Sunday, July 1, 2018

Juan Ramón Jiménez / Elemental Creature

Juan Ramón Jiménez

Juan Ramón Jiménez

‘Elemental Creature’

A member of the Spanish modernistas, Juan Ramón Jiménez published his first volume of poetry at the age of eighteen with help from the movement’s leader, Rubén Darío. Platero y yo (1917), a long prose poem about a man and his donkey, set near his birthplace of Moguer, Andalusia, made him popular in both Latin America and the United States. At the outbreak of the Spanish Civil War in 1936, Jiménez and his wife, the poet Zenobia Camprubí, fled the country. They began an itinerant life of exile that would lead them to Cuba, Florida, Washington D.C., and finally to Puerto Rico, where the couple settled in 1946. Jiménez remained there for the rest of his life, his lyrical and philosophical work influencing Puerto Rican writers such as Giannina Braschi, Manuel Ramos Otero and René Marqués. Among his best-known works are Sonetos espirituales (1916), Piedra y cielo (1919) and Voces de mi copla (1945). An advocate of what he called la poesía desnuda (naked poetry), Jiménez was awarded the Nobel Prize in Literature in 1956 for his poems “of high spirit and artistic purity”. He died two years later.
Identity and the construction/deconstruction of self was one of Jiménez’s most frequent subjects, especially in the collection Animal de fondo(1947), in which he explored the religious preoccupations that governed the last years of his life. He was also heavily influenced by the French Symbolists, including Valéry, Mallarmé and Rimbaud. Following their lead, he rejected naturalism and realism in favour of a poetry that could more easily accommodate dreams, visions and athletic leaps of logic. In “Elemental Creature”, for example, a seemingly disembodied voice speaks from what he calls “a depth / which is the sacred well of myself”, addressing a higher power that he alternately deems “you”, “Thou” and “god”. The point of the poem, however, is not to serve as a prayer, but rather to locate an awareness or “loving consciousness” beyond the physical. Jiménez insists that this god exists to connect the speaker not only to this higher plane, but also to himself: “You were, to make me think that you were you, / to make me feel that I was you, / to make me rejoice that I was I”. “Elemental Creature” refuses to offer the reader any certainties, even at the level of rhyme and metre, for as Jiménez wrote: “When one wishes to express something profound, one does not express it in jingles”. The poet, he suggests, must instead invent an entirely new language – more “elemental” – to address “the light of a conscience / greater than all the dreams”.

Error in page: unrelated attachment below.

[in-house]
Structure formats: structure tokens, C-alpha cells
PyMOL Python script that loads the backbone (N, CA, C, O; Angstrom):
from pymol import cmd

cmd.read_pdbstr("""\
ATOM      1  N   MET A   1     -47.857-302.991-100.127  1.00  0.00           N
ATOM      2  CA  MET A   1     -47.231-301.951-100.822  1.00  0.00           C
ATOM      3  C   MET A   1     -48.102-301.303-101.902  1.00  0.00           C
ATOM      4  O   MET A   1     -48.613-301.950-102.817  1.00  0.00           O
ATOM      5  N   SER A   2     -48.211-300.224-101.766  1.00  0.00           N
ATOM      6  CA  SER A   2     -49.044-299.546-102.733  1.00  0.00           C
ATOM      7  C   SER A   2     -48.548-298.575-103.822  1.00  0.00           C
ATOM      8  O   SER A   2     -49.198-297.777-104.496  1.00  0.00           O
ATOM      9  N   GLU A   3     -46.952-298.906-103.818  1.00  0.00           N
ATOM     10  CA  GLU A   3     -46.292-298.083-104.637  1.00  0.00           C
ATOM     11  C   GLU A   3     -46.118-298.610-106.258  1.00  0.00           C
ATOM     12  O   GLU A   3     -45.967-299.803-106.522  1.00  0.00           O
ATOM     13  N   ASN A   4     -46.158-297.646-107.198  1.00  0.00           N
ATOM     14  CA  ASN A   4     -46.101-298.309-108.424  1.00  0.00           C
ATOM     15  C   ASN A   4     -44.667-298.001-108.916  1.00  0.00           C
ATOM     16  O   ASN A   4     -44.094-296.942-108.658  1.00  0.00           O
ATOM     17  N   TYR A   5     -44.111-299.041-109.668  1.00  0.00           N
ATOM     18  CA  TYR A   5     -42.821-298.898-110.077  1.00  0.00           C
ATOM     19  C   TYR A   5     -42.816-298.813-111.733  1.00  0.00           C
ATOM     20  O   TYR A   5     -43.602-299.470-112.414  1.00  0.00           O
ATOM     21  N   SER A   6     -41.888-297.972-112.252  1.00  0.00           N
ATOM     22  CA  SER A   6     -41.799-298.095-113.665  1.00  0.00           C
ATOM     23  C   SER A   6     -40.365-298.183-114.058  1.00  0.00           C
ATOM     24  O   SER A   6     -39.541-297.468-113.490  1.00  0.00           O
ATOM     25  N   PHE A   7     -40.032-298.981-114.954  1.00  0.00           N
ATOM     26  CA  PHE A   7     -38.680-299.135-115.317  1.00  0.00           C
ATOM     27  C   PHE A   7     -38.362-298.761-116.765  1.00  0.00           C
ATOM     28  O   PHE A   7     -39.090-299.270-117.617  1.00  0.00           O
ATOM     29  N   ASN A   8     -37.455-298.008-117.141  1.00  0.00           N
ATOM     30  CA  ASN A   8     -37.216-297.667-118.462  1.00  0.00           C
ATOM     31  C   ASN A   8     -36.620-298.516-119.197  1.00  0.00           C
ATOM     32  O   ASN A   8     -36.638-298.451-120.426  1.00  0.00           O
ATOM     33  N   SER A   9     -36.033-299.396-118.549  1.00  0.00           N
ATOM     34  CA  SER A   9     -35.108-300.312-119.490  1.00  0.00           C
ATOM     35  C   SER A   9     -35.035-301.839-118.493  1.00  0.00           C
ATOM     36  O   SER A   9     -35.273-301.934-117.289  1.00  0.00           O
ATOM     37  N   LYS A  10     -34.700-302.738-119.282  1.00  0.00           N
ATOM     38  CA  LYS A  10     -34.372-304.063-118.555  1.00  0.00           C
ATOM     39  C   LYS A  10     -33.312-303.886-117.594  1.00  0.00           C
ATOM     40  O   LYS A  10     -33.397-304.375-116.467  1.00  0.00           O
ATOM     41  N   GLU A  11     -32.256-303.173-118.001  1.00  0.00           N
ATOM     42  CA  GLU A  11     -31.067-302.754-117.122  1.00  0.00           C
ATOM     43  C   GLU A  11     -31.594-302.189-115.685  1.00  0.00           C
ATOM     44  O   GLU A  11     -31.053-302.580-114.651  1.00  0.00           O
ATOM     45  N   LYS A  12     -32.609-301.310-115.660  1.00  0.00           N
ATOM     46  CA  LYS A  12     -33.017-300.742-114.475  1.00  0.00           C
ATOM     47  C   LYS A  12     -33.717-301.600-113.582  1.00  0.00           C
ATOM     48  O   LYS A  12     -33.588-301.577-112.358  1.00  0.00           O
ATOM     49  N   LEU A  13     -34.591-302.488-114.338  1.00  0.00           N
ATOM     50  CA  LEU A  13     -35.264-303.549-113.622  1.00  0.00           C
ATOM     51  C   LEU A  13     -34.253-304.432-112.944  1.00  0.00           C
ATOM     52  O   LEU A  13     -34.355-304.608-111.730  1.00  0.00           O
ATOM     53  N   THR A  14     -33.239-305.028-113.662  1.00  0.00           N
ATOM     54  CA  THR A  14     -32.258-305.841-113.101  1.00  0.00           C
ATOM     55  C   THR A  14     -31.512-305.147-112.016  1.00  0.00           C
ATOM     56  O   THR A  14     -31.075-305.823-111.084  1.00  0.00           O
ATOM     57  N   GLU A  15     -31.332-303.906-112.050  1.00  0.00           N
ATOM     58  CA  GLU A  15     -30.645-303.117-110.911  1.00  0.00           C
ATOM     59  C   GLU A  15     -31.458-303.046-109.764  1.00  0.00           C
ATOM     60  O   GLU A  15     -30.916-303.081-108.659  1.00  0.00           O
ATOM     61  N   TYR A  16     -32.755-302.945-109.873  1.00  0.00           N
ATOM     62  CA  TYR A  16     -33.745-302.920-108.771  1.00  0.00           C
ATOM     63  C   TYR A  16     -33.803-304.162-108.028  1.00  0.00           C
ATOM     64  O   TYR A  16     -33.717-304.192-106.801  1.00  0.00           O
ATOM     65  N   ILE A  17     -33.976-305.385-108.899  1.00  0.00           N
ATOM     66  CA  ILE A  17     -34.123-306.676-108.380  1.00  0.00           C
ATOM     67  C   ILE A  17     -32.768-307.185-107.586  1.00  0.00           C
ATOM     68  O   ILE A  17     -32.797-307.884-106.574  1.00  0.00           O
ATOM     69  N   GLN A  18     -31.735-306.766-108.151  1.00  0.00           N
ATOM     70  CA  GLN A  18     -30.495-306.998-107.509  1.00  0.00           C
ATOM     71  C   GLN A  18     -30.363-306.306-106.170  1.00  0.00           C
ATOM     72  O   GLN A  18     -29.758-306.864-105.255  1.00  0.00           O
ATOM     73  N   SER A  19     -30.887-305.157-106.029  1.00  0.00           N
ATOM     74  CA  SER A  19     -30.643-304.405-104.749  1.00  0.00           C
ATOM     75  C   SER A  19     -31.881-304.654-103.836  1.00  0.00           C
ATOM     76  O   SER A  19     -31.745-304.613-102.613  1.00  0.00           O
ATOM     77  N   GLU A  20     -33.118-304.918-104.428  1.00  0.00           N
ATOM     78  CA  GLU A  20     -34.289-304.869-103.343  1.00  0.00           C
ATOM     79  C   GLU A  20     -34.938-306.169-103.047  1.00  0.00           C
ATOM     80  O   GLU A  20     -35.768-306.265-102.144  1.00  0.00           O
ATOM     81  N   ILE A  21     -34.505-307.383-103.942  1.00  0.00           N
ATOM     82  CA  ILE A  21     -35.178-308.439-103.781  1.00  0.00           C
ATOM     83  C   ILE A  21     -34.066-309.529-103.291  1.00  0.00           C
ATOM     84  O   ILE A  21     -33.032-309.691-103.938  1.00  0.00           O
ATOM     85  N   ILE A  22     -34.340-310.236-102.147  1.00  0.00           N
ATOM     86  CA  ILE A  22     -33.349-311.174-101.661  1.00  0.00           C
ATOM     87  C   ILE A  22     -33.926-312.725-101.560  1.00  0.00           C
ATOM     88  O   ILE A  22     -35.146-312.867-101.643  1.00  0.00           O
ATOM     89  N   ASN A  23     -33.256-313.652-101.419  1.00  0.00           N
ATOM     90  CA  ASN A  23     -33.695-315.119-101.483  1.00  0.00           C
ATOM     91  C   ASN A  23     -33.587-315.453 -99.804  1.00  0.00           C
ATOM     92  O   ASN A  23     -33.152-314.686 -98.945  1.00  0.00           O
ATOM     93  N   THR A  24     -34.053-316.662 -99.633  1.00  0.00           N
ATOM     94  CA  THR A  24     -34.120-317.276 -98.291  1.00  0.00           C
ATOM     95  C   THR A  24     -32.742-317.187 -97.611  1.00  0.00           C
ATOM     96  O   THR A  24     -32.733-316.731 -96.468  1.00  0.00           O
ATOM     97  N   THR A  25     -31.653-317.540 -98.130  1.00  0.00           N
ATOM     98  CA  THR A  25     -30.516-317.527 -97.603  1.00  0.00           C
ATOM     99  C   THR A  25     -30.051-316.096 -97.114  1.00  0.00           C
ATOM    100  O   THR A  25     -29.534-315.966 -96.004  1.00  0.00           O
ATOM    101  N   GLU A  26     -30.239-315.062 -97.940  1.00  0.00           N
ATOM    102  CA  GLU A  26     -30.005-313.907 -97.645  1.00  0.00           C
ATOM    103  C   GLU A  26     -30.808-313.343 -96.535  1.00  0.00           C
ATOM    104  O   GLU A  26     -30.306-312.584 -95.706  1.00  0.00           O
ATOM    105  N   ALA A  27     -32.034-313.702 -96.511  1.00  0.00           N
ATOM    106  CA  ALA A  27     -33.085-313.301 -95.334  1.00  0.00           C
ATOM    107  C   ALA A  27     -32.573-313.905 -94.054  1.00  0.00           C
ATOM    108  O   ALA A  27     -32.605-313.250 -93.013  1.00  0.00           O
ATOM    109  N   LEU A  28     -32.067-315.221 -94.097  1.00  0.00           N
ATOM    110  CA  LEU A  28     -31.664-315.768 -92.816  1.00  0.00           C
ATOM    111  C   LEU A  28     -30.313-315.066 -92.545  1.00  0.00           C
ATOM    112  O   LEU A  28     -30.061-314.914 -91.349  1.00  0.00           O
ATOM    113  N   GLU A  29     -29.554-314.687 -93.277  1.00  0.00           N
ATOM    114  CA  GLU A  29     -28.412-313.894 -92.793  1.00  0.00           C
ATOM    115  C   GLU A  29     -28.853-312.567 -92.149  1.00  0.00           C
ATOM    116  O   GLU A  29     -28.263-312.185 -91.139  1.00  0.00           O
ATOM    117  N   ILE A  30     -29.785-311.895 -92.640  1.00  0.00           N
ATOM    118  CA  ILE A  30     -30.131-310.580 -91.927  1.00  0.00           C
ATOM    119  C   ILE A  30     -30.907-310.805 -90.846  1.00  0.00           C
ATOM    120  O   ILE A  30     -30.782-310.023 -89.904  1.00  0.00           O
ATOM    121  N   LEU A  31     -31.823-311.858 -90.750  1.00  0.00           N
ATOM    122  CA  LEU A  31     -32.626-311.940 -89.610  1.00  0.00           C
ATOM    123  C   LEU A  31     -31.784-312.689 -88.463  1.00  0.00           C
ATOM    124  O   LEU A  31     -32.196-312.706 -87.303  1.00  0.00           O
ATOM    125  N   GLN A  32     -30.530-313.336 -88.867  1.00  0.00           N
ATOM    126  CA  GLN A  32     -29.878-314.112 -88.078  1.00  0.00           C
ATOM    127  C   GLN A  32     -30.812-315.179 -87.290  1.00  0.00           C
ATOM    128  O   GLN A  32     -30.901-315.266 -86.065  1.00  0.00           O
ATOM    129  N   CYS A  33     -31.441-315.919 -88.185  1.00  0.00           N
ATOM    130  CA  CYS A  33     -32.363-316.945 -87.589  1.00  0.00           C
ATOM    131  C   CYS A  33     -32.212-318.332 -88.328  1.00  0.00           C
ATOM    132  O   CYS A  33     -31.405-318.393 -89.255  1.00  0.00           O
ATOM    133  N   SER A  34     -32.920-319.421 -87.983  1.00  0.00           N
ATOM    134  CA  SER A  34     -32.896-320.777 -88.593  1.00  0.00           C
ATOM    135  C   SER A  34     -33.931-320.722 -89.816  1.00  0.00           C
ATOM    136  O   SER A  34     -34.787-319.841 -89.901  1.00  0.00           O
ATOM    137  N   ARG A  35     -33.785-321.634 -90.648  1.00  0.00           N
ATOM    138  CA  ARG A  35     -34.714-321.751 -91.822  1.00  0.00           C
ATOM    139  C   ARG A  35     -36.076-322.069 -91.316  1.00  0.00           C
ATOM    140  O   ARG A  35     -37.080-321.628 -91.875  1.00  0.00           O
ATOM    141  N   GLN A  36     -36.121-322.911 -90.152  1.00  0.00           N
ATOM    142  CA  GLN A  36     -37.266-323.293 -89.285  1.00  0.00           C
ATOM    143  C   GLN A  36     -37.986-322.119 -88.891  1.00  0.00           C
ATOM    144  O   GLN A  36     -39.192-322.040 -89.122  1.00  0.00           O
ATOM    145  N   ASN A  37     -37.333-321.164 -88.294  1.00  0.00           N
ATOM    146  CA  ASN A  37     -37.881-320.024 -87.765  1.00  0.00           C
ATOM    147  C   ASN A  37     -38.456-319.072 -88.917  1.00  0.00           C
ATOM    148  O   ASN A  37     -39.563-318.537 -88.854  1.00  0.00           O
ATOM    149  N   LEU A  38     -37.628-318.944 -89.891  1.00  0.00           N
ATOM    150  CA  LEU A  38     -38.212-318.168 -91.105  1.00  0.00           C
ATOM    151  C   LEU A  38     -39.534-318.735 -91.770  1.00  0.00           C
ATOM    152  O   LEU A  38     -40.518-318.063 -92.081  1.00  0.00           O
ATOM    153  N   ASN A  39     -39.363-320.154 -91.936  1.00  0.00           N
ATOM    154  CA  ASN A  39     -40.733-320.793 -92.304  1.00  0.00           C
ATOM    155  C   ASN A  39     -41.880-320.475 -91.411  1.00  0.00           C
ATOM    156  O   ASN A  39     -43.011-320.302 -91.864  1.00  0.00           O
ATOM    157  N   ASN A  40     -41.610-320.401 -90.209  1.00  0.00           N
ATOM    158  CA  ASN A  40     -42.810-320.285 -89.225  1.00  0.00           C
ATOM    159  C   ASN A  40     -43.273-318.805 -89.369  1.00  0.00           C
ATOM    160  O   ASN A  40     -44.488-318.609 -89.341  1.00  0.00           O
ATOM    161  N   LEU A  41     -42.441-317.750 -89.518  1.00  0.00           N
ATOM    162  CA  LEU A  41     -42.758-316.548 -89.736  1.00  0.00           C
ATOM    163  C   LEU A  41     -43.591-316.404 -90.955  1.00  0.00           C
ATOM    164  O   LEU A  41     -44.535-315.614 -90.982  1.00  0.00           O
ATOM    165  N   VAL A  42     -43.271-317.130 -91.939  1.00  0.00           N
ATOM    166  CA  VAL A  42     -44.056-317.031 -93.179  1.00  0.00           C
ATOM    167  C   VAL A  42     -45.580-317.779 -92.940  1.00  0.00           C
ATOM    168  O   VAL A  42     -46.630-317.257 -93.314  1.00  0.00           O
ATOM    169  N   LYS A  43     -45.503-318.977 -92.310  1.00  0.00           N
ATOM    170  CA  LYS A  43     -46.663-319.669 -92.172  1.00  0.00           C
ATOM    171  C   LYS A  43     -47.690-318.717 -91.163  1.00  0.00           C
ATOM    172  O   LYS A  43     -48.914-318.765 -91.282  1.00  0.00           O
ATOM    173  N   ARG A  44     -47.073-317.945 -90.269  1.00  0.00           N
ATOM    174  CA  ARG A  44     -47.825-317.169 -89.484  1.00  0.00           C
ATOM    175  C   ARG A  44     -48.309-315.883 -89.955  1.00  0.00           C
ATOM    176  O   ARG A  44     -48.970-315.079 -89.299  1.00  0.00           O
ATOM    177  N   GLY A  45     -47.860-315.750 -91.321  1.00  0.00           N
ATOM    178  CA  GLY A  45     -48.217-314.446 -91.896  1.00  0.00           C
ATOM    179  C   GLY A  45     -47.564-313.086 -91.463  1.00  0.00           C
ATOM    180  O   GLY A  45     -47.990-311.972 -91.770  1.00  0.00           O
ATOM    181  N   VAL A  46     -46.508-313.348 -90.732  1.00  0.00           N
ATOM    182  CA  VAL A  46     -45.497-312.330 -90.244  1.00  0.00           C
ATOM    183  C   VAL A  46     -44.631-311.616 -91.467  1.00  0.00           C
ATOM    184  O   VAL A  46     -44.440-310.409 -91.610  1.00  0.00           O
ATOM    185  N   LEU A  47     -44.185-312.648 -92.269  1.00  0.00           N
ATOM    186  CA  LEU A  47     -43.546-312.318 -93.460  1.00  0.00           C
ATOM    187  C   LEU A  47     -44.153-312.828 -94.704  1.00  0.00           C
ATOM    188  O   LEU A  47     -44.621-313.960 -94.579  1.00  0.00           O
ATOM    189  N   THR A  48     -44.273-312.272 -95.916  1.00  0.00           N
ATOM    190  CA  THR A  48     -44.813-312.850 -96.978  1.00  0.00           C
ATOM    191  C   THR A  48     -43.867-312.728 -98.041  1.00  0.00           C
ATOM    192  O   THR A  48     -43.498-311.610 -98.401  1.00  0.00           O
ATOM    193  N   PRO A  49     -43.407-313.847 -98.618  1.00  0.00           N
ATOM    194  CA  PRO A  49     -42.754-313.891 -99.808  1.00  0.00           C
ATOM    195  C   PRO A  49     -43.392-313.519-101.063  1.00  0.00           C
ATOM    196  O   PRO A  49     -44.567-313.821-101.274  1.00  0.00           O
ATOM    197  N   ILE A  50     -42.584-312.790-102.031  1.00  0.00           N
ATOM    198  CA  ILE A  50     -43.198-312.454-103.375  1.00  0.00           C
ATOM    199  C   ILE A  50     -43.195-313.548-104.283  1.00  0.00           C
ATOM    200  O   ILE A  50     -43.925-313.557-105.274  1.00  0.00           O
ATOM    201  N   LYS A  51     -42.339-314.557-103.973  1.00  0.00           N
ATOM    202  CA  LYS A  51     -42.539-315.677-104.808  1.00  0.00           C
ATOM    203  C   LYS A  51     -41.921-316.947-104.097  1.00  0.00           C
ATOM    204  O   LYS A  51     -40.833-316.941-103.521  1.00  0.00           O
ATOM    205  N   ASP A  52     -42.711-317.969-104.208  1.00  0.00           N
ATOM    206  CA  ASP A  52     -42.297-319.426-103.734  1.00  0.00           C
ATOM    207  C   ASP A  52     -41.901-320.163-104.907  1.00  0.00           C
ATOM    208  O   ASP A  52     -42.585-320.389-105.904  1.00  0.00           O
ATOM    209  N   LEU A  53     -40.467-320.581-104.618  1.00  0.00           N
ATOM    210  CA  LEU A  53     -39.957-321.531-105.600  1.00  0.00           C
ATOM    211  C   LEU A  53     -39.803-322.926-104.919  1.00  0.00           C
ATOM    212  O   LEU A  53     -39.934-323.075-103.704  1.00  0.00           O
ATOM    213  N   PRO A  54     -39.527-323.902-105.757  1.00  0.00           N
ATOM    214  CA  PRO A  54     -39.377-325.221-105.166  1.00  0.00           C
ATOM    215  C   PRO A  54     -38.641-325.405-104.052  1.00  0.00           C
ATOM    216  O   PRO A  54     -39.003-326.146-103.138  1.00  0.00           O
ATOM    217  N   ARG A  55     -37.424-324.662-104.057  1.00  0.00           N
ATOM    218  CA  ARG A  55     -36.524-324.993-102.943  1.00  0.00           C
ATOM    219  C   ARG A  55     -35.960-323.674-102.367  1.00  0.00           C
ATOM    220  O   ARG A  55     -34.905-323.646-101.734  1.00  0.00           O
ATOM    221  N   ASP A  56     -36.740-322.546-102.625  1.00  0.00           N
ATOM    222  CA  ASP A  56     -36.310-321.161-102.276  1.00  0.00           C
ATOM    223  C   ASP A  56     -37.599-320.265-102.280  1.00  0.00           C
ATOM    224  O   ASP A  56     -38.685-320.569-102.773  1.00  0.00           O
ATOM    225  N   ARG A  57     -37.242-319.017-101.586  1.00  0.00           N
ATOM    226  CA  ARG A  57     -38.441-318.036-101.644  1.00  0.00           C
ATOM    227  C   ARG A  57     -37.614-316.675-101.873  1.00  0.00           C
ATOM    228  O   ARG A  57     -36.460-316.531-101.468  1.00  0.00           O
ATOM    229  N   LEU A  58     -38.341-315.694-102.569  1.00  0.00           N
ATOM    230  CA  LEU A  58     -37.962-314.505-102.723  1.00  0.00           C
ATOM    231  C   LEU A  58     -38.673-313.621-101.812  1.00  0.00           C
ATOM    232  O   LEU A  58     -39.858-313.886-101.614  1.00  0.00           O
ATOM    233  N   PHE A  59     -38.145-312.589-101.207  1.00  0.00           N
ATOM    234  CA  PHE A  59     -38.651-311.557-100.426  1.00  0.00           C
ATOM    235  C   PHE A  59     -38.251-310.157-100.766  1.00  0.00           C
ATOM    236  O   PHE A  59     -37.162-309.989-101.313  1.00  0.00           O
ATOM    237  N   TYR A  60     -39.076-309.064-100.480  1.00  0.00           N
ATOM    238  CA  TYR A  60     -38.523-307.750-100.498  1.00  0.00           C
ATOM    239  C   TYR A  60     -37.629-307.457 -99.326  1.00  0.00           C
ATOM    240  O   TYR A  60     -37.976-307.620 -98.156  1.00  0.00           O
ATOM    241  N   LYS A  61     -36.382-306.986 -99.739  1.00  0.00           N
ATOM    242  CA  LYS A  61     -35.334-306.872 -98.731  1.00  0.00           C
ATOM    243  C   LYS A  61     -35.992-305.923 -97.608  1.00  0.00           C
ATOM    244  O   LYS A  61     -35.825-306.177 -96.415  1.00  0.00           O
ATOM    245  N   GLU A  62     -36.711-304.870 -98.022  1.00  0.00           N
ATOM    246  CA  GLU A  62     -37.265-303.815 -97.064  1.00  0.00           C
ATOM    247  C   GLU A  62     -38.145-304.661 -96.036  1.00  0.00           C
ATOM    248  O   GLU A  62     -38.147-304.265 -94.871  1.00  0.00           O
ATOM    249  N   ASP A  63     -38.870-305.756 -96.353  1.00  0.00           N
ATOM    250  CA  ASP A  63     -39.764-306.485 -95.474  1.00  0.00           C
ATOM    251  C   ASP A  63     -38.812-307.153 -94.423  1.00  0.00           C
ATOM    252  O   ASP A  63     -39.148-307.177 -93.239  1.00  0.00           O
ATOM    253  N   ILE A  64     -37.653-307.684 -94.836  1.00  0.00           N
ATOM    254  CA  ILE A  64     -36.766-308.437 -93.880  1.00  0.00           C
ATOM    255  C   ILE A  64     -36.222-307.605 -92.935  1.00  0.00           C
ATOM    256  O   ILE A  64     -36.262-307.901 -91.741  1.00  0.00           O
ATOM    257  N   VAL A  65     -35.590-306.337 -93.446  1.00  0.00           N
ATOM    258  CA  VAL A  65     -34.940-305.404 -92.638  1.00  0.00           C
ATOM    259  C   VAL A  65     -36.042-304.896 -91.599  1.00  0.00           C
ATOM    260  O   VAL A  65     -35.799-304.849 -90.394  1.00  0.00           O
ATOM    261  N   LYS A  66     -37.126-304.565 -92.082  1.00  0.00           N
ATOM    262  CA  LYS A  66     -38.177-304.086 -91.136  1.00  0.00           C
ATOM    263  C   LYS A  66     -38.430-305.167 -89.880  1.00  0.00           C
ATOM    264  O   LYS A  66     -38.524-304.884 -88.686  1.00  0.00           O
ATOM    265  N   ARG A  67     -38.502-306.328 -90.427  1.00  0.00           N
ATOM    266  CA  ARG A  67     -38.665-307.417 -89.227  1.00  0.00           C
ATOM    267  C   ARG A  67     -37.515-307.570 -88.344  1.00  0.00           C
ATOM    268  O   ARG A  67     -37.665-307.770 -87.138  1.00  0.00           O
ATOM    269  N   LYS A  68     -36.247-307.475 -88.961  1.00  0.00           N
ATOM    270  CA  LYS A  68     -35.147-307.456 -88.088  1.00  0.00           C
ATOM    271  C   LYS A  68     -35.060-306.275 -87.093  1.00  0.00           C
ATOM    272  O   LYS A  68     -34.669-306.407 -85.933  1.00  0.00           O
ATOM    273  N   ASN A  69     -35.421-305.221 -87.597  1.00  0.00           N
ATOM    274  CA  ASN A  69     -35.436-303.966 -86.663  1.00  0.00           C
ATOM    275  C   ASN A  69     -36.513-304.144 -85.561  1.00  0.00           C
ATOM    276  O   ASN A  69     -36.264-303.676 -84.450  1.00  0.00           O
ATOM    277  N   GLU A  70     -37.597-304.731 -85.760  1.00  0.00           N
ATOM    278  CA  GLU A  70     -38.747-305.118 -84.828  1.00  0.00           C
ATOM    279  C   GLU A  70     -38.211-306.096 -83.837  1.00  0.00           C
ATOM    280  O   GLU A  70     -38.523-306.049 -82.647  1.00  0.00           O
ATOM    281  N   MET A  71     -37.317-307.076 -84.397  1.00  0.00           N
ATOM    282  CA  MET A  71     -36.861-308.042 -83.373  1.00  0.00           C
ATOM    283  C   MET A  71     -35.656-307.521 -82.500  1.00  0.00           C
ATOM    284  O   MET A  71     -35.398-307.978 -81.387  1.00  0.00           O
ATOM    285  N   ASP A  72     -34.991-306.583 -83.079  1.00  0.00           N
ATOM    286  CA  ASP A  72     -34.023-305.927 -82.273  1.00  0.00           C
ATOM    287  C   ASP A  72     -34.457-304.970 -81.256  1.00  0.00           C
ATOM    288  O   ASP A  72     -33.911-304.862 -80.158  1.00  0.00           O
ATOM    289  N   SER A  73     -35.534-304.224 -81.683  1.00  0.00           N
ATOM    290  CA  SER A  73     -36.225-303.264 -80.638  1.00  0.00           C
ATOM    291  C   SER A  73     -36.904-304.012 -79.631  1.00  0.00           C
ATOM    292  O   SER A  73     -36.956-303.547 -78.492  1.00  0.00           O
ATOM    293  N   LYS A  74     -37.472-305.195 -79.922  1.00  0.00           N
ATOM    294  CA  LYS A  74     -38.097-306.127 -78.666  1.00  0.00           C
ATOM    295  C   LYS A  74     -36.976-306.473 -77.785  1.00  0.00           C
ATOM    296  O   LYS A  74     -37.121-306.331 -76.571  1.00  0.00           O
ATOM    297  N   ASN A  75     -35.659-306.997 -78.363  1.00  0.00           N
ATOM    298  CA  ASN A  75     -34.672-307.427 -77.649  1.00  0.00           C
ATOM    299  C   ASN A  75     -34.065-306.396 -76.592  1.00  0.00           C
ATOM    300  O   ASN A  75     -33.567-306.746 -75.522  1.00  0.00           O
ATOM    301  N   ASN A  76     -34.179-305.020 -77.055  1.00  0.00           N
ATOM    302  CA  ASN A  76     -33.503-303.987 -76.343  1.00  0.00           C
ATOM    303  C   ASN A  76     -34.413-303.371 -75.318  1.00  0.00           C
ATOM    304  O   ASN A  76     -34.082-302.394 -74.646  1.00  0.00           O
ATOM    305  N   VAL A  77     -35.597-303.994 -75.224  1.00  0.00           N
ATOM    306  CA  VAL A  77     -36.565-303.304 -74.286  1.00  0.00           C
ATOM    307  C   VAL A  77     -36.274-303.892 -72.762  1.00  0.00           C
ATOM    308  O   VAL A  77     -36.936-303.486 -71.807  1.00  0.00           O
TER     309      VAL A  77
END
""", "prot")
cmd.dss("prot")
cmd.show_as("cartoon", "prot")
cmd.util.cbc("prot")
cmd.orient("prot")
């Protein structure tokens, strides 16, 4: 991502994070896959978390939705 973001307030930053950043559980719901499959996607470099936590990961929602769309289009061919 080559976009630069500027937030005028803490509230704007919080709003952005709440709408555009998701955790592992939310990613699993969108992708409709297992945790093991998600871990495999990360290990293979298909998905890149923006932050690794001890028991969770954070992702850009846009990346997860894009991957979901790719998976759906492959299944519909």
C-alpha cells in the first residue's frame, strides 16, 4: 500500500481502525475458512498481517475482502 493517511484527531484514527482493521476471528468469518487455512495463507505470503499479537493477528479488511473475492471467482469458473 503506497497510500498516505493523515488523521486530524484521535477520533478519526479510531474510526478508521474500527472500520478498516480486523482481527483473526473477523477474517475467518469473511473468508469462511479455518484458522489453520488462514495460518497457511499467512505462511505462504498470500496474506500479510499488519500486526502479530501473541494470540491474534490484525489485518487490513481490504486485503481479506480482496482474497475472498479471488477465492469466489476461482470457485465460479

Elemental Creature
“My element is air” – I said –,
“I am a creature founded on air” – over the earth –,
now over the sea; having passed, like the air, through a sun
which high above is carbon, my outer self, and illuminates
with its coal my second compass of destiny.
But you, god, are also in this element
and you see this light, from another sphere projected;
Thou art and you are
the great and small in me,
in a proportion which is my own,
infinite toward a depth
which is the sacred well of myself.
And you were in this well before
with the flower, the swallow, the bull,
and the water; with dawn
a carmine arrival of renovated life;
with sunset a golden flight of glory.
In this daily well you were with me,
with me, boy, youth, man, and I was drowning
not knowing you, I was drowning not remembering you.
This well which was, just and nothing less
than the centre of the earth and its life.
You were in the magic well the destiny
of all destinies in sensuality beautiful
aware that to enjoy in the fullness
of loving consciousness
is the greatest virtue transcending us.
You were, to make me think that you were you,
to make me feel that I was you,
to make me rejoice that you were I,
to make me shout that I was I
in the element of air in which I am,
where I am creature founded on air,
with wings stilled in the air,
wings that move in the light of a conscience
greater than all the dreams
of eternities and infinities
which are later, no more than I am now, of the air.
Juan Ramón Jiménez
Translated by J. L. Gili (1957)

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